Preparing an alcoholic or non-alcoholic mixed drink can be a time-consuming, messy and inconvenient process when a number of containers, ingredients and implements are used. It may also be difficult to accurately mix each of the ingredients such that the mixed drink has a flavor that is typically associated with that particular mixed drink. Additionally, liquid may be easily spilled while being poured, which then requires the spilled liquids to be cleaned up.

Various containers, in particular bottles with closures which allow components of a mixed beverage to be decanted and to be stored separately and, if necessary, to be connected to one another, are also already known in the art.

WO2007104409A1 describes a multi-container bundle with at least two can -type individual containers, which are connected by way of their end-side pouring openings, facing one another. They are releasable connected to one another via a coupling element to form a structural unit. At least one of the can -type individual containers is equipped with a lid that can be ripped open completely. The problem of the present invention is therefore to meet the requirements for the preparation of small amounts of an alcoholic or non-alcoholic mixed beverage. Moreover, the new invention allows consumers to mix drinks on the spot without the need of shaker or separate cup from which to drink. The consumer or the user should also be allowed to obtain as a unit the required metered amount of all of the individual components required for a specific mixed beverage and to process them to form the desired mixed beverage. The solution should be economical, simple and self- explanatory in its application.

SHORT DESCRIPTION OF THE INVENTION

The solution to these problems consists in a container with opening means on both lids which can easily be connected to one another to form a beverage container cask with two or more individual containers. Developments and/or advantageous variant embodiments of the invention are described herein.

Thus, the present invention relates to a beverage container with a top and a bottom lid, wherein said top and bottom lid possess opening means. Two or more of such individual containers can be connected to one another so as to be releasable via the opening elements and form a beverage container cask and allow the liquids contained therein to be mixed.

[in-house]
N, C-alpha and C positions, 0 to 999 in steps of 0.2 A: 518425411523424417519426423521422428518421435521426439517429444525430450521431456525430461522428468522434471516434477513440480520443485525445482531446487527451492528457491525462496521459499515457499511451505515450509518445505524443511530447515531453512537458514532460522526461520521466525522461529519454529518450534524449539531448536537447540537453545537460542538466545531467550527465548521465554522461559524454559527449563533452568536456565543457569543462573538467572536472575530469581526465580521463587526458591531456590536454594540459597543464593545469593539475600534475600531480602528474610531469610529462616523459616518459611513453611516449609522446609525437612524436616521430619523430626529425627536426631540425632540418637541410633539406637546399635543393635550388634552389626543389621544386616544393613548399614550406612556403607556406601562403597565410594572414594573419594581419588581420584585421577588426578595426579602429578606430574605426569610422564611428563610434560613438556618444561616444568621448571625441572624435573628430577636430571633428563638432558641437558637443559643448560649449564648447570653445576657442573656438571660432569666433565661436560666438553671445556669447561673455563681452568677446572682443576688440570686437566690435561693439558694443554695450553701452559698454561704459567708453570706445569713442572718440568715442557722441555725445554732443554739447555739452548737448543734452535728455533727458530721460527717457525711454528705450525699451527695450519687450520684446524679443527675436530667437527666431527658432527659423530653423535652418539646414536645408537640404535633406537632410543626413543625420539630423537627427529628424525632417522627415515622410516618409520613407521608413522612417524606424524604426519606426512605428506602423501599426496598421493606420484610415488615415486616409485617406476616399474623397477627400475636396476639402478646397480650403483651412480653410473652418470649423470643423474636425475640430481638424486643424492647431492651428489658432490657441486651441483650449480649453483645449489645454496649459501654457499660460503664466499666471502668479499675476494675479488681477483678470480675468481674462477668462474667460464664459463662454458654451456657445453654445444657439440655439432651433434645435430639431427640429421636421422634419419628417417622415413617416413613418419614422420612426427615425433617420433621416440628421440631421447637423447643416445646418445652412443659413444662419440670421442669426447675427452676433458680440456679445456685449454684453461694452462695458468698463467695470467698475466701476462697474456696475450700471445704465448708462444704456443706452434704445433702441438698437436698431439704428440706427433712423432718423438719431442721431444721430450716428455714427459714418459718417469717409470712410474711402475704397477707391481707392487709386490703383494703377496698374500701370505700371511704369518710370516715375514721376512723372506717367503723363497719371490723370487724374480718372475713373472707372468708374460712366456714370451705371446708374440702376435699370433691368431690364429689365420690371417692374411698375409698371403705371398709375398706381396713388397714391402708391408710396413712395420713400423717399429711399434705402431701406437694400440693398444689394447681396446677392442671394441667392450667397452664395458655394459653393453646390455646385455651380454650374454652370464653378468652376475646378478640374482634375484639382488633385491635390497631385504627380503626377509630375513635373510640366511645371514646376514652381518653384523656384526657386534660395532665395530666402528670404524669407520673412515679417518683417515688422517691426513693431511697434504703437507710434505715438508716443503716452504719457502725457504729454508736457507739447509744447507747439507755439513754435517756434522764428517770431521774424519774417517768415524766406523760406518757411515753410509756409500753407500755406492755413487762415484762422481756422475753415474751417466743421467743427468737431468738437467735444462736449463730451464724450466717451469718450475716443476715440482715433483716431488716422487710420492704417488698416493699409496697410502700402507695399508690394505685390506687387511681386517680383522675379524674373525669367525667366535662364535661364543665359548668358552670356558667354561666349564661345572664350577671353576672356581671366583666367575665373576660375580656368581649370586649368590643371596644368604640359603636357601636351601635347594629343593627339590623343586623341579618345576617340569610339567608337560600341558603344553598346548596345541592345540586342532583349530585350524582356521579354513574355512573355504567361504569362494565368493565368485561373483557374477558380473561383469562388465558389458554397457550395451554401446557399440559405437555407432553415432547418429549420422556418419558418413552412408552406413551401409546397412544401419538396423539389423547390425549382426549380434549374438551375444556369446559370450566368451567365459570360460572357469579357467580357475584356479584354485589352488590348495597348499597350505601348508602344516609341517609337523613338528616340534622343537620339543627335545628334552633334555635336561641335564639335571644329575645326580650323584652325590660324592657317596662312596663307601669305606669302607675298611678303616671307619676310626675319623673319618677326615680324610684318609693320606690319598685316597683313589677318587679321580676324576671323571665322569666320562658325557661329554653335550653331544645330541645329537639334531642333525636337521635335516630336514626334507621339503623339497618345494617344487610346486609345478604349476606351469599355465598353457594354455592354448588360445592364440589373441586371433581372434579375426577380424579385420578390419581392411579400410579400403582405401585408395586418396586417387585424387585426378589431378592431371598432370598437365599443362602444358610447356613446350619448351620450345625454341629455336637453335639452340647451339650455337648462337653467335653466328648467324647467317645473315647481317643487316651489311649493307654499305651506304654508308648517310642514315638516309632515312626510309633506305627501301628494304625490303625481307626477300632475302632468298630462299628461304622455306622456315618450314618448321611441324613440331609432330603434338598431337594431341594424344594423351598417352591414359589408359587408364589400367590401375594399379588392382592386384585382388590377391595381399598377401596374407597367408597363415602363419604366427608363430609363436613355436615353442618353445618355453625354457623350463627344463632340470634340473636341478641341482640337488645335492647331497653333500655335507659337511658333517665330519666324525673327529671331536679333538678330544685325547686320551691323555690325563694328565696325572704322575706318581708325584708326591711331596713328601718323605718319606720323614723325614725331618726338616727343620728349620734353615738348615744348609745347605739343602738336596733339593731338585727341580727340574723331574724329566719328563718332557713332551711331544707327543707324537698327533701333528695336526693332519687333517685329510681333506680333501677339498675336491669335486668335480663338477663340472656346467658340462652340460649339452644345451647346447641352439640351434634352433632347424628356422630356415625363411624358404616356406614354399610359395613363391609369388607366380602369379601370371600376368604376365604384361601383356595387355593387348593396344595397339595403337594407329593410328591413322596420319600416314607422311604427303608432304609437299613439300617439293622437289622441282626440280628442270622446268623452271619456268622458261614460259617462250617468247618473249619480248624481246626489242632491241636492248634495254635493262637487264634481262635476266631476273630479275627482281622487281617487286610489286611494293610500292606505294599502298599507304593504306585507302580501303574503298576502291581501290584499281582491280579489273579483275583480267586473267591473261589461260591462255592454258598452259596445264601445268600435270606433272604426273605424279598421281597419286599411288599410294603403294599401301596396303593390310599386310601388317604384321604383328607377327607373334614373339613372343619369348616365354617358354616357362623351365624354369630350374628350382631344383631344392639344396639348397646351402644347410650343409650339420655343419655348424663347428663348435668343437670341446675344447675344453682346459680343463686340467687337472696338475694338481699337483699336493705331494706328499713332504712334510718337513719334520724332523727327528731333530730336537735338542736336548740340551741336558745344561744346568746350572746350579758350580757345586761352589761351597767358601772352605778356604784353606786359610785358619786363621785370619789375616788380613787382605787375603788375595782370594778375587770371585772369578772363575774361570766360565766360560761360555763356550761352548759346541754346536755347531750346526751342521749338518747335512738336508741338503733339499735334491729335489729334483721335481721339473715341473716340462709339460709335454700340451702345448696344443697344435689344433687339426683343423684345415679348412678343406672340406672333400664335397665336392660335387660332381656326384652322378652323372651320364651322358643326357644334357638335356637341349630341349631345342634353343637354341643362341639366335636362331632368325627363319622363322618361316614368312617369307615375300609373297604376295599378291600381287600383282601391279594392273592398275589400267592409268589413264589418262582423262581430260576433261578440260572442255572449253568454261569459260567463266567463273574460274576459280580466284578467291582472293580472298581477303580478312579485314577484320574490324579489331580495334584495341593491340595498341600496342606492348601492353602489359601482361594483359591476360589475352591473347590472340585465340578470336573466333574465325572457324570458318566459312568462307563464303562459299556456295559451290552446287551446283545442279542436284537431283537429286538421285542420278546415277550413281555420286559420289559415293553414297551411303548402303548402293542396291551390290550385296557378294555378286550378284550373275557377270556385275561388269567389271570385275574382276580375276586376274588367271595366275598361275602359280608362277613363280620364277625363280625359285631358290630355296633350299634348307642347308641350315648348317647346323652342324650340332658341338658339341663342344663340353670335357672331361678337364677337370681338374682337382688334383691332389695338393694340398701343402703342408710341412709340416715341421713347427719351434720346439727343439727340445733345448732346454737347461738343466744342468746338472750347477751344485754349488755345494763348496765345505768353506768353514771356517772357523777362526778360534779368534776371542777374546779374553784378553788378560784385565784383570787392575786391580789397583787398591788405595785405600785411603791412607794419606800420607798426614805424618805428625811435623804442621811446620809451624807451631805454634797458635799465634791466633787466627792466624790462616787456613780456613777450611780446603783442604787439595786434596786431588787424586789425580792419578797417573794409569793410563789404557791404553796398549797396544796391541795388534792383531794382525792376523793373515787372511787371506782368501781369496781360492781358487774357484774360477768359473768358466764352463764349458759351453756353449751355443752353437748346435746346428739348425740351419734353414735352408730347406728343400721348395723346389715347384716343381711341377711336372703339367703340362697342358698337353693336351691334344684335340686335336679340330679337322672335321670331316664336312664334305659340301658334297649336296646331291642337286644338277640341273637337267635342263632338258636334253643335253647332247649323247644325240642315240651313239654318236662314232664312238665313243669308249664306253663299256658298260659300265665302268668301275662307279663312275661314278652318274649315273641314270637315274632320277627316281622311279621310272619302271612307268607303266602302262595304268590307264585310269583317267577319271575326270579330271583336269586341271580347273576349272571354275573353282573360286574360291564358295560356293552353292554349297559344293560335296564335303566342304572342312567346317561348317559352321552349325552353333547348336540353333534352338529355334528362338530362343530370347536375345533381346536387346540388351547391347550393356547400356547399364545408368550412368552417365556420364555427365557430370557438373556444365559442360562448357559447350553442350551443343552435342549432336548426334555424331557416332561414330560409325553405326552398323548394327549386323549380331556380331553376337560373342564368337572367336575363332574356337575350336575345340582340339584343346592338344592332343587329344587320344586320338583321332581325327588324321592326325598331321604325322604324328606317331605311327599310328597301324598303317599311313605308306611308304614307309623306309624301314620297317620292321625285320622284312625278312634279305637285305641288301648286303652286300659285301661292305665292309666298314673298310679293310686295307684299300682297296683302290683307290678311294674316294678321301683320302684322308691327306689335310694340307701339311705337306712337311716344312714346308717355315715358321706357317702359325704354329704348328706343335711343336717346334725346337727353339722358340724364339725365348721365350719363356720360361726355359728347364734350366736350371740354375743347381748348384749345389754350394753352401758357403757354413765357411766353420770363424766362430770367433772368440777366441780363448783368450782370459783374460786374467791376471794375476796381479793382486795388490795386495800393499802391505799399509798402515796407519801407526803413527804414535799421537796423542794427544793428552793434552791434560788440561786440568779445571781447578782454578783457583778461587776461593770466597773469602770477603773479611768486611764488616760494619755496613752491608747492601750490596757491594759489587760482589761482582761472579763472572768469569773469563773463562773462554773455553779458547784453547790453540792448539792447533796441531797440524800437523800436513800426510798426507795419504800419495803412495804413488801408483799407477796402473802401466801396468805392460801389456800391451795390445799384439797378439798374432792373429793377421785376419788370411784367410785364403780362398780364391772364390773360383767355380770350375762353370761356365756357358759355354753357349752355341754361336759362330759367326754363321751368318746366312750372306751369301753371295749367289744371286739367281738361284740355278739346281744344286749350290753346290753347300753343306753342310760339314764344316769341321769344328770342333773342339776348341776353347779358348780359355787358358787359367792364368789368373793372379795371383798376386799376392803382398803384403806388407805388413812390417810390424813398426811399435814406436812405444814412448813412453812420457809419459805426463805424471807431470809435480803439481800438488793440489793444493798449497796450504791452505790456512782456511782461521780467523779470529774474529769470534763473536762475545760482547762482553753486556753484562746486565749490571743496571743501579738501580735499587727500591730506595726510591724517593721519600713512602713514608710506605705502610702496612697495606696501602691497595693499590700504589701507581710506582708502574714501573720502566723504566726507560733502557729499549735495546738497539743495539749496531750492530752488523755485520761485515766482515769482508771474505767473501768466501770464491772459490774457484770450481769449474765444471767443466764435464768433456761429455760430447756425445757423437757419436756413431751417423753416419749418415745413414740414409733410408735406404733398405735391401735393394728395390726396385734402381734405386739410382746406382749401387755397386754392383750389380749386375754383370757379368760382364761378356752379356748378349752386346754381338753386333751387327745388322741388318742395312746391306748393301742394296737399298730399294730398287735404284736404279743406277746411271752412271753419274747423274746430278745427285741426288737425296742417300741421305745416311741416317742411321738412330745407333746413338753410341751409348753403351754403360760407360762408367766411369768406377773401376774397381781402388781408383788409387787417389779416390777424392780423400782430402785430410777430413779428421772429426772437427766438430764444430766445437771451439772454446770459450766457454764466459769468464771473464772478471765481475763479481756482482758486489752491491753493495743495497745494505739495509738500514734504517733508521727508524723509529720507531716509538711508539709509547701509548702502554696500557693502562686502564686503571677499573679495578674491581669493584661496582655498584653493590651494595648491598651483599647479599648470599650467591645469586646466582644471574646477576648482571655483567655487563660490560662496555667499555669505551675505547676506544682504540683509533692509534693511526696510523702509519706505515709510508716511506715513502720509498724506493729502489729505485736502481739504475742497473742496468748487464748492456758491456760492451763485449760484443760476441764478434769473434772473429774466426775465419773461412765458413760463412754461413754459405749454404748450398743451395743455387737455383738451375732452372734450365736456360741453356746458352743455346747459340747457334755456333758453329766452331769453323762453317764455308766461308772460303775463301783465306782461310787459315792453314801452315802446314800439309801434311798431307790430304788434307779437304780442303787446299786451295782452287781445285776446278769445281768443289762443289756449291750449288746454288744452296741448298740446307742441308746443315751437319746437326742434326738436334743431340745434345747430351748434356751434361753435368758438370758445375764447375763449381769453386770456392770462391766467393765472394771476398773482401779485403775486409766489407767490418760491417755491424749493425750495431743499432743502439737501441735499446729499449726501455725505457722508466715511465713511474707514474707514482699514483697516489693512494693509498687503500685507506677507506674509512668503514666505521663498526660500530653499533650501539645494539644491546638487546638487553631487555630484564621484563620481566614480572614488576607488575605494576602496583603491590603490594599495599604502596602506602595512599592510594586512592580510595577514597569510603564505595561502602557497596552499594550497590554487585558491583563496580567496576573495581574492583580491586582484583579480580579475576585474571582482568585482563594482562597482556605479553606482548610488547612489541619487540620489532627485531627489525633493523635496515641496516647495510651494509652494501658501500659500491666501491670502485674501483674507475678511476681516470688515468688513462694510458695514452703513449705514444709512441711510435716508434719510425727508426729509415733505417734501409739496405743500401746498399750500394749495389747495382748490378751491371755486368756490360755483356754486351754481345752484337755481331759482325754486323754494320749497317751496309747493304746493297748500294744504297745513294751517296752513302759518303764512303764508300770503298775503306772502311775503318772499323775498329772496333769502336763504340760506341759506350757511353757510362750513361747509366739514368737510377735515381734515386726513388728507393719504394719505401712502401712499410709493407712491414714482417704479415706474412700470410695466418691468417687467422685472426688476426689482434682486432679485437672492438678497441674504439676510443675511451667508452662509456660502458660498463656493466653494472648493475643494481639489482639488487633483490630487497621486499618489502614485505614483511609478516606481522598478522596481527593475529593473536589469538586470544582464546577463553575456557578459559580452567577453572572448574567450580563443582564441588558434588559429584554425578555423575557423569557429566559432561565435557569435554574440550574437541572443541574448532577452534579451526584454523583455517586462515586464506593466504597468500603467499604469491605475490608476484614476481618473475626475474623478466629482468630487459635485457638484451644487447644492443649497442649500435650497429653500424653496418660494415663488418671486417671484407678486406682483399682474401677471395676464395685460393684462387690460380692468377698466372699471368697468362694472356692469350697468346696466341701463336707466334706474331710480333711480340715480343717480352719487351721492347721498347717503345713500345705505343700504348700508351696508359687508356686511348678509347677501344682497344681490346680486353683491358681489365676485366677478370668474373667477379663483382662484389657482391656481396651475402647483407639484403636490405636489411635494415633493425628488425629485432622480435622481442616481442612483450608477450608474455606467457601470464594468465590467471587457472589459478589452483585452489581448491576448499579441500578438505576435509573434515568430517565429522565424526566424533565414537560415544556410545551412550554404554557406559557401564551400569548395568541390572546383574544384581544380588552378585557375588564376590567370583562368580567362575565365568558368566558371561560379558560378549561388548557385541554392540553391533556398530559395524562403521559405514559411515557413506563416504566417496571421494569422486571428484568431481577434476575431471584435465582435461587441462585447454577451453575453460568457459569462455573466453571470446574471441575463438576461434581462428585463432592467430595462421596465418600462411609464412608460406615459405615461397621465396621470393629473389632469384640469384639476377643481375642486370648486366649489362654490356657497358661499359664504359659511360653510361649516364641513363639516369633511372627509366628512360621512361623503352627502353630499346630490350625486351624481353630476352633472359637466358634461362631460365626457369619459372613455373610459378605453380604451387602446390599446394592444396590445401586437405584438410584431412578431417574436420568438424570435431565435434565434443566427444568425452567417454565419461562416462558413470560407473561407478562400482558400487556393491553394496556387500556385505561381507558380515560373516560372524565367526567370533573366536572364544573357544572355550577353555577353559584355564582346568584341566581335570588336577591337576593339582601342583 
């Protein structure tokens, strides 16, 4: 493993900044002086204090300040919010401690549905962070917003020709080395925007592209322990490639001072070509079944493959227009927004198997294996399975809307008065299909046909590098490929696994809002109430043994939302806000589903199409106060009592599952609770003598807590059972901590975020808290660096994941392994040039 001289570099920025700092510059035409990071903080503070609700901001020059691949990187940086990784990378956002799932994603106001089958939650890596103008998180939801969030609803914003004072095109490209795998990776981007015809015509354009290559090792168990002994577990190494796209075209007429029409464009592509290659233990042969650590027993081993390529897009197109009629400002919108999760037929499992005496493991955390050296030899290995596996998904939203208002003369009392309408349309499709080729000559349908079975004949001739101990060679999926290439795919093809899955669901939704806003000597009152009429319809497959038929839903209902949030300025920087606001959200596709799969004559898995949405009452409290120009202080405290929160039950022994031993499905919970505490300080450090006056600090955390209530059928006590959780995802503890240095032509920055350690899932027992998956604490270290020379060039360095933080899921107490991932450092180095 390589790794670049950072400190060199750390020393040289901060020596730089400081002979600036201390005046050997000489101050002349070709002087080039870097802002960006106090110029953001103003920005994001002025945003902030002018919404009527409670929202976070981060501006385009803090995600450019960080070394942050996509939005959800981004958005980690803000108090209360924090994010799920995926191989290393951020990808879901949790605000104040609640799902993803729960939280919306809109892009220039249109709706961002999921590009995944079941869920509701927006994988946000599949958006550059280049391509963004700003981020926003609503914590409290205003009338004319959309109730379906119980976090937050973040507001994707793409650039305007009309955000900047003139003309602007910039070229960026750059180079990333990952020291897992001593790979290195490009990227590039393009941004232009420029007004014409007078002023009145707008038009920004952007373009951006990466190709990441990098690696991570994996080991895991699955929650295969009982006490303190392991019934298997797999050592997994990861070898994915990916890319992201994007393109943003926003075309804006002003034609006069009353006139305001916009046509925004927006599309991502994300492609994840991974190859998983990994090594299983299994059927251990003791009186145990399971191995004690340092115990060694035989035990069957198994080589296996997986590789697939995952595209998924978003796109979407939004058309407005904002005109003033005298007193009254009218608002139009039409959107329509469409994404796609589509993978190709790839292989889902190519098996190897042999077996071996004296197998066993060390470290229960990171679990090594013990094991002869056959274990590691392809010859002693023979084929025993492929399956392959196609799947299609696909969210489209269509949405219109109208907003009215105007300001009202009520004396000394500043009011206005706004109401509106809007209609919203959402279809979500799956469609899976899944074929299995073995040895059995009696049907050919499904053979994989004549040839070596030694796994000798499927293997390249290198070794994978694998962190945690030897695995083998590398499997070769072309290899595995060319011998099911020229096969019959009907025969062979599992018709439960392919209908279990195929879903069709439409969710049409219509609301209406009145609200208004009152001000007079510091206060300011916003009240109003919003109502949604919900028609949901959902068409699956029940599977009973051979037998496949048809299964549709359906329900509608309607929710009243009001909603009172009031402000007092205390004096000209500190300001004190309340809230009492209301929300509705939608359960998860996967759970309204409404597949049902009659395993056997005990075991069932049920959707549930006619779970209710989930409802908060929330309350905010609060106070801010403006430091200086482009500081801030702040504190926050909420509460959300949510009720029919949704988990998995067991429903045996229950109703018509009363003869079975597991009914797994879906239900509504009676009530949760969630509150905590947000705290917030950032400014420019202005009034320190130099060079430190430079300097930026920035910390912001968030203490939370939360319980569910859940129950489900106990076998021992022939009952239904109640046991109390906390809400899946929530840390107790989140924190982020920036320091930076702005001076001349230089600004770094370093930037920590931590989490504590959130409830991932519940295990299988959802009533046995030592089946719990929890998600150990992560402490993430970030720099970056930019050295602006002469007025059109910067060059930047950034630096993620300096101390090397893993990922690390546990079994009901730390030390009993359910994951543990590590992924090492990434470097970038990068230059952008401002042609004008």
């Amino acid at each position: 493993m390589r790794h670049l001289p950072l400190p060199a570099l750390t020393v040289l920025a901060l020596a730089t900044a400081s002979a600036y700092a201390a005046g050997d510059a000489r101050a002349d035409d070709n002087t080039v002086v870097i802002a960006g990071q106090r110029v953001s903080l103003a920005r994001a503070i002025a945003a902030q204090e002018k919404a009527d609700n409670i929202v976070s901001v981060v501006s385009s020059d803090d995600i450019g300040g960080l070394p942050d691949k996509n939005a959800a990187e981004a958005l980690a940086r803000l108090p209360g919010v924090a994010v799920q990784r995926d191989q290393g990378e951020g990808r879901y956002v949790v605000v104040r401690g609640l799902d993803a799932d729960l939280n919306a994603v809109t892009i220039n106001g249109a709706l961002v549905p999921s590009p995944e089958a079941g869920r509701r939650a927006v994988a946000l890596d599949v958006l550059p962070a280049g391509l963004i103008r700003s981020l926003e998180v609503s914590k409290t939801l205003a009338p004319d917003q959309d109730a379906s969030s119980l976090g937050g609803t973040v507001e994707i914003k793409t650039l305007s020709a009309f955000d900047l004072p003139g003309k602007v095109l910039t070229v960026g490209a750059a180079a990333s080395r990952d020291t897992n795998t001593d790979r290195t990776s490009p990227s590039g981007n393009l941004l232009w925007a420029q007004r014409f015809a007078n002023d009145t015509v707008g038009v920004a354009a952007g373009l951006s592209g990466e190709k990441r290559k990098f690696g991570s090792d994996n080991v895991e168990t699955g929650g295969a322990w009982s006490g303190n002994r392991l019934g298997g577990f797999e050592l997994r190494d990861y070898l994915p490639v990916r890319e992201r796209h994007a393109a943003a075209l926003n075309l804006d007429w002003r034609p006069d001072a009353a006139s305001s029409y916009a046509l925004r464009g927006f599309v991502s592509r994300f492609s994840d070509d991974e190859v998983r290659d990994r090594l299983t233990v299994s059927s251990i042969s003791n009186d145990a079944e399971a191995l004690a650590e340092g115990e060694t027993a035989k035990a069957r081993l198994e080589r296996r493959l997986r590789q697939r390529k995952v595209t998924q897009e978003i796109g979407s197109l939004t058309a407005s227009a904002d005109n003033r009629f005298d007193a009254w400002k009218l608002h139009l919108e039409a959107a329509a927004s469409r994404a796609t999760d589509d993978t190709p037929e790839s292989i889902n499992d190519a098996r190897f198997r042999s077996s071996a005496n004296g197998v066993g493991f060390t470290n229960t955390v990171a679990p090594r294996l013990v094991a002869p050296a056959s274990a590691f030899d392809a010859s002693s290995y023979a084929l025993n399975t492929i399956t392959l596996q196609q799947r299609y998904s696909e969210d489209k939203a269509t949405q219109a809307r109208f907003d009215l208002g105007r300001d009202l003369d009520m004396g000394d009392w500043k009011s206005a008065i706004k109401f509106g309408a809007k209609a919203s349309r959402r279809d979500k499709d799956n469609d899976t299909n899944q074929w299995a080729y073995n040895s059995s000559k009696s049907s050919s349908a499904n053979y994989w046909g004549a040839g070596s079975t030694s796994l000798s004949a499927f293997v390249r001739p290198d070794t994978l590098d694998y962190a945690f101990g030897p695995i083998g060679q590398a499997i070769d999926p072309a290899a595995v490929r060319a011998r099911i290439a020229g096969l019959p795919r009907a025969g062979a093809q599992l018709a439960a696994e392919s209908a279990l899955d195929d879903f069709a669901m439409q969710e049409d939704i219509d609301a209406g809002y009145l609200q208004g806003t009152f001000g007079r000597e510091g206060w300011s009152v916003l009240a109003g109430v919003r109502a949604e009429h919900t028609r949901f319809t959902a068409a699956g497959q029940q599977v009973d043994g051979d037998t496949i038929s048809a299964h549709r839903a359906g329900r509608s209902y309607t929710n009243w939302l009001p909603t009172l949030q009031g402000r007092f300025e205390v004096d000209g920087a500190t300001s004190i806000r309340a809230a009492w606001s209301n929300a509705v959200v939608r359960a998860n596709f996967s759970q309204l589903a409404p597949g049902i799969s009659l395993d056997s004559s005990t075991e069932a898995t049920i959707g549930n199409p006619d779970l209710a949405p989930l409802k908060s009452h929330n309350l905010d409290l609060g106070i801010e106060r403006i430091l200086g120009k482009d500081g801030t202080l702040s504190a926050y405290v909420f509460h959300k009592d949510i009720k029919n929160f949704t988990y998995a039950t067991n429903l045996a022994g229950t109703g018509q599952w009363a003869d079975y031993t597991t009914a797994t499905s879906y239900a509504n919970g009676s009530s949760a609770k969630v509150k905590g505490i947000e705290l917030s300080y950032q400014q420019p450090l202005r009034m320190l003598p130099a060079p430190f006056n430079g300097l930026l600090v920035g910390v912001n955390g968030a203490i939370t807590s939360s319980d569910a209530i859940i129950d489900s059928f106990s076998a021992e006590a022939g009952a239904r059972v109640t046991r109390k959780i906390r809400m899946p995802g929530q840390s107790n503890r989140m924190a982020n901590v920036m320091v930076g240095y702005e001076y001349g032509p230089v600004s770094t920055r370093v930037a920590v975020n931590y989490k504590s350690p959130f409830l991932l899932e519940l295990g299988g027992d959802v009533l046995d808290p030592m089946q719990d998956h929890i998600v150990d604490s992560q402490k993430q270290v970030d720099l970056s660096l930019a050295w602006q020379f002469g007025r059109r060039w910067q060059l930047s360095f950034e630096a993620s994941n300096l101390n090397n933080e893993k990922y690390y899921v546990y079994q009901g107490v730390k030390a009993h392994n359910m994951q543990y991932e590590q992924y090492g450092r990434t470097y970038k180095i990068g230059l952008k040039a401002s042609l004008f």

DETAILED DESCRIPTION OF THE INVENTION

The invention relates to a beverage container containing a top and a bottom lid, wherein both lids possess opening means.

An object of the present invention is a container as described above, wherein said container is a can.

A further aspect of the invention is a container as described above, wherein said opening means are female and male threads.

A further aspect of the invention is a cask comprising at least two containers as described above, wherein said at least two containers are connected through the female and male thread.

A further aspect of the invention is a cask as described above, wherein said female and male mating holds the containers in coaxial and facing relationship to each other.

A further aspect of the invention is a cask as described above, wherein said containers are of different or identical size. A further aspect of the invention is a cask as described above, wherein said containers are standardized size cans.

A further aspect of the invention is a cask as described above, wherein said containers are filled with different beverages.

A further aspect of the invention is a cask as described above, wherein at least one container is filled with an alcoholic beverage.

A further aspect of the invention is a cask as described above, wherein at least two containers are rotated relative to each other to open the mating lids and to allow the beverages to mix.

A further aspect of the invention is a cask as described above, wherein the containers are pre-assembled.

A further aspect of the invention is a cask as described above, wherein the containers are separate and can be assembled by the consumer themselves.